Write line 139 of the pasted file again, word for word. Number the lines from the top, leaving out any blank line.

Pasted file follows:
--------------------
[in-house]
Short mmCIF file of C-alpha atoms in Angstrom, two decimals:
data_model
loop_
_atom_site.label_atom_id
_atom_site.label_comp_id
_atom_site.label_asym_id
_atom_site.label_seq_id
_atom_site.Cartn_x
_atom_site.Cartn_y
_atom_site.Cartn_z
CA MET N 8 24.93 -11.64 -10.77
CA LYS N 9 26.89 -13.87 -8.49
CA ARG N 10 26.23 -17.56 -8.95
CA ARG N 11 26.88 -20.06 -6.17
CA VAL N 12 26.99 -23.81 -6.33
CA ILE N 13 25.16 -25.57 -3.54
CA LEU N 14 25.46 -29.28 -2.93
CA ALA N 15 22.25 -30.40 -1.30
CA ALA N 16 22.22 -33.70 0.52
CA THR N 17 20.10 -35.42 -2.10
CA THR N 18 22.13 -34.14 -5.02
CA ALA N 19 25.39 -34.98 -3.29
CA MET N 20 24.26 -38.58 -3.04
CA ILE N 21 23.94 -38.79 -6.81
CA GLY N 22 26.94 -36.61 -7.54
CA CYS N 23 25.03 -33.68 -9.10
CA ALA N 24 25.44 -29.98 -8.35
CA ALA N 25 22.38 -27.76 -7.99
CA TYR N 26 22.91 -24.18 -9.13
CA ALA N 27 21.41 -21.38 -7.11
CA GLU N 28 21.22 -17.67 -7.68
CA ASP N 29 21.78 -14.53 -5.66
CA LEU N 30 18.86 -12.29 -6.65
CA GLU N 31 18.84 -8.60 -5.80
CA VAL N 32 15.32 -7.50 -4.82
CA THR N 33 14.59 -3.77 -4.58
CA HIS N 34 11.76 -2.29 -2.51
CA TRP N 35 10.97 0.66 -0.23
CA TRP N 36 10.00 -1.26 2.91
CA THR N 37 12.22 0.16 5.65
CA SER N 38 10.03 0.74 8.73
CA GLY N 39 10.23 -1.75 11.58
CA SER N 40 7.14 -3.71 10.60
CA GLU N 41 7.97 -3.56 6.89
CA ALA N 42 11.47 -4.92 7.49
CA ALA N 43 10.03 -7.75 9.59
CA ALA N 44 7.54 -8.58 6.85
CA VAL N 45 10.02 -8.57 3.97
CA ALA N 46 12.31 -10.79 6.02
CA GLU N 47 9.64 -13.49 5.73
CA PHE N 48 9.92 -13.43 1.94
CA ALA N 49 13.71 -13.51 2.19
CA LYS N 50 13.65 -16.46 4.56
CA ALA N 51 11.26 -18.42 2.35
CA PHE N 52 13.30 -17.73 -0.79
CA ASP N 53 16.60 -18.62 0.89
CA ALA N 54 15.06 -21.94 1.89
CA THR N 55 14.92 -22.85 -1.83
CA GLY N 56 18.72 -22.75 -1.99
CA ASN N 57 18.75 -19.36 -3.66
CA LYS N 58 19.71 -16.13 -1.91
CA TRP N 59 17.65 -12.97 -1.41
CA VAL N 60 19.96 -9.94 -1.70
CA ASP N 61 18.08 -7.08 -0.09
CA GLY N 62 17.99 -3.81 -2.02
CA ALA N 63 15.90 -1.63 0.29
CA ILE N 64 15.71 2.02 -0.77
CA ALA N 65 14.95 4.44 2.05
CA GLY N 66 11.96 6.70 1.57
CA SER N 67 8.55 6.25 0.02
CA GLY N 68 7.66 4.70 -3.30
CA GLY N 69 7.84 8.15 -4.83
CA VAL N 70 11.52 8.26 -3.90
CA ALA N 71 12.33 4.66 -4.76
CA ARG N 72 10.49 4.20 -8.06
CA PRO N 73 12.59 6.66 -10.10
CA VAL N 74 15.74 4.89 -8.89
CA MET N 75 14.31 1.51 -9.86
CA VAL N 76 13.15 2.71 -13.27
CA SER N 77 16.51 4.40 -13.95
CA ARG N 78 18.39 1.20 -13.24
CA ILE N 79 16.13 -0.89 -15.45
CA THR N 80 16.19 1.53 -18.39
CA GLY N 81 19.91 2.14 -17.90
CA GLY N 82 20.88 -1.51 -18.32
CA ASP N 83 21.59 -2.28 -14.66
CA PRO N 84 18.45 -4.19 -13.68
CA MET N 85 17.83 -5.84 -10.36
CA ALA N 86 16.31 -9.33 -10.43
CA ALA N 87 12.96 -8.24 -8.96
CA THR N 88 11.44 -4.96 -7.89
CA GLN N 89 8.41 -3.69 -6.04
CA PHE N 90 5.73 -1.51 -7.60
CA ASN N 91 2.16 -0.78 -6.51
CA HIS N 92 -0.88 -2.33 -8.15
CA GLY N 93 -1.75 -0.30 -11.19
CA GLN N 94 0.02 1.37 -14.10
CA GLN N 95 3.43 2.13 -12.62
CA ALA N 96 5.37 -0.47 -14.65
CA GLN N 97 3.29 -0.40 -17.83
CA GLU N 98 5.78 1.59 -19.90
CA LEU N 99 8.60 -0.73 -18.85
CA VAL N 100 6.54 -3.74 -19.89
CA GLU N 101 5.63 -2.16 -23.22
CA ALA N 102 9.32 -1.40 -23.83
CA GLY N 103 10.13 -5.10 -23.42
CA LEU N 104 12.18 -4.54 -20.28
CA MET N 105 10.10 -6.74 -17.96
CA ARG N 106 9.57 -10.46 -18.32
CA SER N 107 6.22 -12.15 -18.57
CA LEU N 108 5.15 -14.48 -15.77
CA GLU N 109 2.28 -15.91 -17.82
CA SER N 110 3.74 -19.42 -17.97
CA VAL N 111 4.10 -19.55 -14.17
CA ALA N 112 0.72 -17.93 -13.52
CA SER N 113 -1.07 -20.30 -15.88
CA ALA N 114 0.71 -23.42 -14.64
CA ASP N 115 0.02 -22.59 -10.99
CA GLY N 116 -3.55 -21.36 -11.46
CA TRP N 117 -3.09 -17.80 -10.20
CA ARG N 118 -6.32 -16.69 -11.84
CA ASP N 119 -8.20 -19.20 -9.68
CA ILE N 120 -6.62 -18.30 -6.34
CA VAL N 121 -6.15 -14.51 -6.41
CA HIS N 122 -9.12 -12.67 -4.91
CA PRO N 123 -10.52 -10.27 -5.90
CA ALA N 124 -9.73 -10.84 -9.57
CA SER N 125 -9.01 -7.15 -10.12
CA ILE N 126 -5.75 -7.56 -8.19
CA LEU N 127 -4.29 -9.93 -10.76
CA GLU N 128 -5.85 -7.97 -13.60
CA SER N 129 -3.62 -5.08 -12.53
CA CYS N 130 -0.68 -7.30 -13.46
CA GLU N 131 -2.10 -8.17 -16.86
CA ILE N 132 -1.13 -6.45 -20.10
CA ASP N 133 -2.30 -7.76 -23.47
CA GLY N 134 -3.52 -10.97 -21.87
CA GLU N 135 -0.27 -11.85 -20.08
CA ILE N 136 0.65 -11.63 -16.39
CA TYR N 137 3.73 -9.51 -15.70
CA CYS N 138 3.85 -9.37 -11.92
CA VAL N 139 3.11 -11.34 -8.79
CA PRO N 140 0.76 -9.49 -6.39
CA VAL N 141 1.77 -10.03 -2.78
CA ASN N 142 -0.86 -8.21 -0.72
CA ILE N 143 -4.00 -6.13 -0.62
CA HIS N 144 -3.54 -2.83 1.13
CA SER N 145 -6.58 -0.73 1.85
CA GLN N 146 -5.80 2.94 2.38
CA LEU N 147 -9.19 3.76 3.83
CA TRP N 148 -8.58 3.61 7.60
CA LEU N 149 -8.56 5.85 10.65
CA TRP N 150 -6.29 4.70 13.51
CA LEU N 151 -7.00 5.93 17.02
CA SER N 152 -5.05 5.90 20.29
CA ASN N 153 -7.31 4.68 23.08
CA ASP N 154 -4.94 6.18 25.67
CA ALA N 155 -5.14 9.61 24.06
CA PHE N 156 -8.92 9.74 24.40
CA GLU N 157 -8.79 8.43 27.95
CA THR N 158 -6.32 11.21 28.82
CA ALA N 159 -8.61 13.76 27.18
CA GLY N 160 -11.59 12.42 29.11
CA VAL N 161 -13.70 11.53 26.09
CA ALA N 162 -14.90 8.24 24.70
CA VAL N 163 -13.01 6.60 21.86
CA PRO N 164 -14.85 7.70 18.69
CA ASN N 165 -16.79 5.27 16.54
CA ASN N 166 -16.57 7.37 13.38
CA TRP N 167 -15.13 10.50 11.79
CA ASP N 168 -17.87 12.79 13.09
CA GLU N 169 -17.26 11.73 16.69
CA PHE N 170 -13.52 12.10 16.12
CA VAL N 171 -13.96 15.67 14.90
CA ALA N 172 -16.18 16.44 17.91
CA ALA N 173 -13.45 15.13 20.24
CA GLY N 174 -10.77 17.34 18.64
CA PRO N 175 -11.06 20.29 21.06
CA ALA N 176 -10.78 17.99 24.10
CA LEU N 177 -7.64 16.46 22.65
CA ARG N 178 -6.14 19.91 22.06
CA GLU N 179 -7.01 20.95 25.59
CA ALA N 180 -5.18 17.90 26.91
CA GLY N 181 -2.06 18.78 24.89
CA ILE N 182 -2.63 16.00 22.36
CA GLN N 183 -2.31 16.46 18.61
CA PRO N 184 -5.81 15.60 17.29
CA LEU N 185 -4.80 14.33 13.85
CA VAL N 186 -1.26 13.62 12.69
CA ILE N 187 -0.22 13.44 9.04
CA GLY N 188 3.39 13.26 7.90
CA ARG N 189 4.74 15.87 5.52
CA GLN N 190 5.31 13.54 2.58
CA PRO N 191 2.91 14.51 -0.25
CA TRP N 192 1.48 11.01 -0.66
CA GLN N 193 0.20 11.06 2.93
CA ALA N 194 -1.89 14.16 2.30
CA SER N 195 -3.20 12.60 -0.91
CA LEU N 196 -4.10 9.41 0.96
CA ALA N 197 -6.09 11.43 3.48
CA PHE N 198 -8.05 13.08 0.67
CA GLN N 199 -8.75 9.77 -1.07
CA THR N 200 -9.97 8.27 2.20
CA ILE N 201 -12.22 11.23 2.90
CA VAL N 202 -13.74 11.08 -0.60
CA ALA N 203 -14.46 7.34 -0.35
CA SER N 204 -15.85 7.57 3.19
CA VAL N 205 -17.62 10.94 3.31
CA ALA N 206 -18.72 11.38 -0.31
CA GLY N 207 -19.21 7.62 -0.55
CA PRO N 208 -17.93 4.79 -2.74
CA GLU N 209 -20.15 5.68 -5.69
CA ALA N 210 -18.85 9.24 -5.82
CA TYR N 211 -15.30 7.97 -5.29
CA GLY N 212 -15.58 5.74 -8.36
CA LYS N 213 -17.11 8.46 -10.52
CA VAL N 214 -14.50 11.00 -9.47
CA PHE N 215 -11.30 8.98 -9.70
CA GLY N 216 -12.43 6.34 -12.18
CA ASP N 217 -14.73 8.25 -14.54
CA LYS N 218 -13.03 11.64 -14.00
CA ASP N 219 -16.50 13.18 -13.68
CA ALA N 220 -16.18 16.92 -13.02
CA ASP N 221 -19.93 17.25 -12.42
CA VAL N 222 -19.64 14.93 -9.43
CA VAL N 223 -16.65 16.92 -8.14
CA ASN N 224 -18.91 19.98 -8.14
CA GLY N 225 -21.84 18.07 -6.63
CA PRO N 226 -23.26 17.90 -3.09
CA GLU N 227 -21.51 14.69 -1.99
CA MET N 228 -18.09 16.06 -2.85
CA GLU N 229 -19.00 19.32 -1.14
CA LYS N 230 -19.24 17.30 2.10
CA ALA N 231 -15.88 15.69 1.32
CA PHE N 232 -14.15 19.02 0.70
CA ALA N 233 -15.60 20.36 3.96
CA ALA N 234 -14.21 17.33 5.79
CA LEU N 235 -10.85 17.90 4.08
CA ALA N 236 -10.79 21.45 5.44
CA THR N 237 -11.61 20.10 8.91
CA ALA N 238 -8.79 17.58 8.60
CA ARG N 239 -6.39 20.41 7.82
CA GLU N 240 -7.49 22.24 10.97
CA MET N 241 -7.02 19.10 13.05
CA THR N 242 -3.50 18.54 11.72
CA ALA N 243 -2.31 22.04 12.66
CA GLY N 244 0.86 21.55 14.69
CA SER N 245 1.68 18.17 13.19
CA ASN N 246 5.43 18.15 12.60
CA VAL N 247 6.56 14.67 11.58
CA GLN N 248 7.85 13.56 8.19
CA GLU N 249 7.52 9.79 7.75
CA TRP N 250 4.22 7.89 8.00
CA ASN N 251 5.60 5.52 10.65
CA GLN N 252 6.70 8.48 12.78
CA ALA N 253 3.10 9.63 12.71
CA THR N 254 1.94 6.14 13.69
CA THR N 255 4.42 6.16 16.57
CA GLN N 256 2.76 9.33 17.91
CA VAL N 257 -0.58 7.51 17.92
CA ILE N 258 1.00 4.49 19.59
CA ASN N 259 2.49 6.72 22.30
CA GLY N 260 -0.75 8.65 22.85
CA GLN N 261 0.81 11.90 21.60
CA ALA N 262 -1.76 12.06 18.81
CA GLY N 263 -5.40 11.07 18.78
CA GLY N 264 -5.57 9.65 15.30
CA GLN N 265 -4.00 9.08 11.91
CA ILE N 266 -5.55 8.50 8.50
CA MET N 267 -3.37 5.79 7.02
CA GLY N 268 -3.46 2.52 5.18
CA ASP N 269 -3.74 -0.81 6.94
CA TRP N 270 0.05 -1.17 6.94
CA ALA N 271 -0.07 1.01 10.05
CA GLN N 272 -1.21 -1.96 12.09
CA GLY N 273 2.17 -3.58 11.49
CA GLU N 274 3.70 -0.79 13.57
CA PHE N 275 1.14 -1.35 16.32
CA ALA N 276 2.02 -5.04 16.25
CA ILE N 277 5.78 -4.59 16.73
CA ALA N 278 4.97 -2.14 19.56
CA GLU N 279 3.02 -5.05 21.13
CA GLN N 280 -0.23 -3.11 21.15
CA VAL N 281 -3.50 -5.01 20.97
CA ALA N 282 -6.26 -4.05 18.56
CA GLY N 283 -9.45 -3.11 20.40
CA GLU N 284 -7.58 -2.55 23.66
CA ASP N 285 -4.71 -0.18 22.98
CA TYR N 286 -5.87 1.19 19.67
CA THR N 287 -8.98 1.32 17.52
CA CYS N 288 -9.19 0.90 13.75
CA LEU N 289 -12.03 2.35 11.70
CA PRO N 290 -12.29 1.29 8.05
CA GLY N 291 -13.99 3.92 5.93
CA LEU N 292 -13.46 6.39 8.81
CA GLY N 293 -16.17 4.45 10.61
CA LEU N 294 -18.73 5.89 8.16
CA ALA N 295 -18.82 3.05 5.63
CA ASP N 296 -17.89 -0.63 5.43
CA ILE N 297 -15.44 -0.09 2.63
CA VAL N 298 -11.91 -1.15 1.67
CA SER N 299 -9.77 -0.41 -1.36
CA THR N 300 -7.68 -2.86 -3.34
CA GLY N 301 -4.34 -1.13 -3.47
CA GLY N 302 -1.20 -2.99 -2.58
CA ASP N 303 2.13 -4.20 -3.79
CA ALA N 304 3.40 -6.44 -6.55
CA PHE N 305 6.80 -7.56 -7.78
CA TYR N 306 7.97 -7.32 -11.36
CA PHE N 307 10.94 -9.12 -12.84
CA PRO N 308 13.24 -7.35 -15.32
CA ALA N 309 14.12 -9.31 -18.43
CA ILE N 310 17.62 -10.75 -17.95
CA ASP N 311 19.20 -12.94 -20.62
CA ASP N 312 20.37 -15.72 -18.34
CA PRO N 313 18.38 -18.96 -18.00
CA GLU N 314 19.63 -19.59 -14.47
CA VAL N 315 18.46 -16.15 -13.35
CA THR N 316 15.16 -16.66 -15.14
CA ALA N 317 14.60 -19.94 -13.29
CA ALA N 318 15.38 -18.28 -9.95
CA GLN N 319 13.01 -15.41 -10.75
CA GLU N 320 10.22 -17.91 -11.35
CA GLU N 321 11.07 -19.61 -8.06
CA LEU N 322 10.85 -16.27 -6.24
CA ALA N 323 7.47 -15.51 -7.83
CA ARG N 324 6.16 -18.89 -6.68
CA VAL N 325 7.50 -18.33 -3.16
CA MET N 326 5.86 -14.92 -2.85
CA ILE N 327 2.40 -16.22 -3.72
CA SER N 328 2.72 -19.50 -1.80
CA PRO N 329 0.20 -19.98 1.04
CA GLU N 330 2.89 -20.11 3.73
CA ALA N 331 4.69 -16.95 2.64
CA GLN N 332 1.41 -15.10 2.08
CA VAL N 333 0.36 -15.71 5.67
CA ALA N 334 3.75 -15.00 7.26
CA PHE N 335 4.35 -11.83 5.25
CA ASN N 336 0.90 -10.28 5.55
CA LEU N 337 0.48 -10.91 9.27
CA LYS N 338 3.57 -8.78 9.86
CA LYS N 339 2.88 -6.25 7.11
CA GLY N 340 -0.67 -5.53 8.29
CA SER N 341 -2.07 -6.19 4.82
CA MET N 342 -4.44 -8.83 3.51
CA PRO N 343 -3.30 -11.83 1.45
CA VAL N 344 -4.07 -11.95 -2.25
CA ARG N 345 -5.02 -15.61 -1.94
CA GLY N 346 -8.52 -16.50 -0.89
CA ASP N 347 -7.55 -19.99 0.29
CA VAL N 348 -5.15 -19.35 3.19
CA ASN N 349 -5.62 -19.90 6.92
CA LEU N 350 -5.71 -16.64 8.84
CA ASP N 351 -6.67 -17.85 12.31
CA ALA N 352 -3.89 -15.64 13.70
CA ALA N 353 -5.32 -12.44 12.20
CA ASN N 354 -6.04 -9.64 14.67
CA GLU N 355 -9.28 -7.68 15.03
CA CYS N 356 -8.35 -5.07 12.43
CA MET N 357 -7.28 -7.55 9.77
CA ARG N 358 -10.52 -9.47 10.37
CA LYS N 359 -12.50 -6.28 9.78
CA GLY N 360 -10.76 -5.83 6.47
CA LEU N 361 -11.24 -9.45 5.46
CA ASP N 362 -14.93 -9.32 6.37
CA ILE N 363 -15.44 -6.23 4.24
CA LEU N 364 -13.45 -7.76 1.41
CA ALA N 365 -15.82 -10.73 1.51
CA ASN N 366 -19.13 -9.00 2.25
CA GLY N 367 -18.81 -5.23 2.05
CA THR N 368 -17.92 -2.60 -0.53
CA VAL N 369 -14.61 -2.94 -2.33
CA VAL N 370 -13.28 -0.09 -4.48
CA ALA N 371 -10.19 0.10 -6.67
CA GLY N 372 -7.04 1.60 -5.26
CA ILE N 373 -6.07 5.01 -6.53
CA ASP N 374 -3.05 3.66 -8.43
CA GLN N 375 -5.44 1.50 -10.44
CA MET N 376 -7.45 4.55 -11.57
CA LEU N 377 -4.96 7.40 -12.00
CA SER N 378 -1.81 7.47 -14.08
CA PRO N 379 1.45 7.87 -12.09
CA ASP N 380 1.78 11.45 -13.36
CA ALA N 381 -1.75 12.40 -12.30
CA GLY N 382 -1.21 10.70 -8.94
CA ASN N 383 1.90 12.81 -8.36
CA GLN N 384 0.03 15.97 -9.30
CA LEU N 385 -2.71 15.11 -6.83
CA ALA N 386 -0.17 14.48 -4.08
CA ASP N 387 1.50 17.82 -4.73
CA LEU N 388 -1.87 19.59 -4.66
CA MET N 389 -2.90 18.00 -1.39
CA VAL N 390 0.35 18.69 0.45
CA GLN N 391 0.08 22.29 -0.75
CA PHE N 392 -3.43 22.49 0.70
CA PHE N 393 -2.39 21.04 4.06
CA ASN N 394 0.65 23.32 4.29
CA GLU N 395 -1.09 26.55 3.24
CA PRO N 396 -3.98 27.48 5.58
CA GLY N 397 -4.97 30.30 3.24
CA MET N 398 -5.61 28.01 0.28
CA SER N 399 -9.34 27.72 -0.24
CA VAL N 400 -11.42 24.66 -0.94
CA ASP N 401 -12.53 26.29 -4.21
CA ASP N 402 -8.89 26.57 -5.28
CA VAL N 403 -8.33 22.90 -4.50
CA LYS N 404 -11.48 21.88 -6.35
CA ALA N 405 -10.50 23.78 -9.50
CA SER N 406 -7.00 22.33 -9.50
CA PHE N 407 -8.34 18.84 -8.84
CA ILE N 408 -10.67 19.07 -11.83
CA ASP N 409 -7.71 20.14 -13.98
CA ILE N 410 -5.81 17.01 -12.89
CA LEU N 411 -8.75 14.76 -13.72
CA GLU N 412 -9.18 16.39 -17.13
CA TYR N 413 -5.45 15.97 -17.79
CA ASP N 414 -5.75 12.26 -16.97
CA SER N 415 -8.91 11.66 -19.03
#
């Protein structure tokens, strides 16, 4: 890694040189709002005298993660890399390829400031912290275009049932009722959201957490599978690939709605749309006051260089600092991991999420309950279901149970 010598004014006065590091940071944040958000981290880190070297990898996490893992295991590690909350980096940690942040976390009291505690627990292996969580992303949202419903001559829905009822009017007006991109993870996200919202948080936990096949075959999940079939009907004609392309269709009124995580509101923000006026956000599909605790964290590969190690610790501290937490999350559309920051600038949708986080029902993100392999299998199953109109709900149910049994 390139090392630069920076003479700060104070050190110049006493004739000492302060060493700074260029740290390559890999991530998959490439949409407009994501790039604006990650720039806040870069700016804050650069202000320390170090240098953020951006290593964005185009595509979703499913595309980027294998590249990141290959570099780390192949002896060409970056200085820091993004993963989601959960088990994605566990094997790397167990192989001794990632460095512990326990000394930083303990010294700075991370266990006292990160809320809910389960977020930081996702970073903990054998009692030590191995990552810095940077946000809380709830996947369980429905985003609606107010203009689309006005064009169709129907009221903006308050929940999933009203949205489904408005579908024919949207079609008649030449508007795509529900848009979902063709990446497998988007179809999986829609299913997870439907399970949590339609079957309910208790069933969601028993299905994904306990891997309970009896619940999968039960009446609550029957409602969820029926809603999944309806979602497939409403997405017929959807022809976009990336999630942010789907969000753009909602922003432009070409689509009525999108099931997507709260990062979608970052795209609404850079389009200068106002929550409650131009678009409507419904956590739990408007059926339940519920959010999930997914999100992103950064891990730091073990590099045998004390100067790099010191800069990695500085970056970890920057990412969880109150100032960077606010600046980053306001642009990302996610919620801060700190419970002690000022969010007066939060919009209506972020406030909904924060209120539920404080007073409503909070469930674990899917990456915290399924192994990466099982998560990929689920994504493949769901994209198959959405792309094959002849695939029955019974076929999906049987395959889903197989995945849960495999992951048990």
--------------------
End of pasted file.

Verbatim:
CA GLU N 135 -0.27 -11.85 -20.08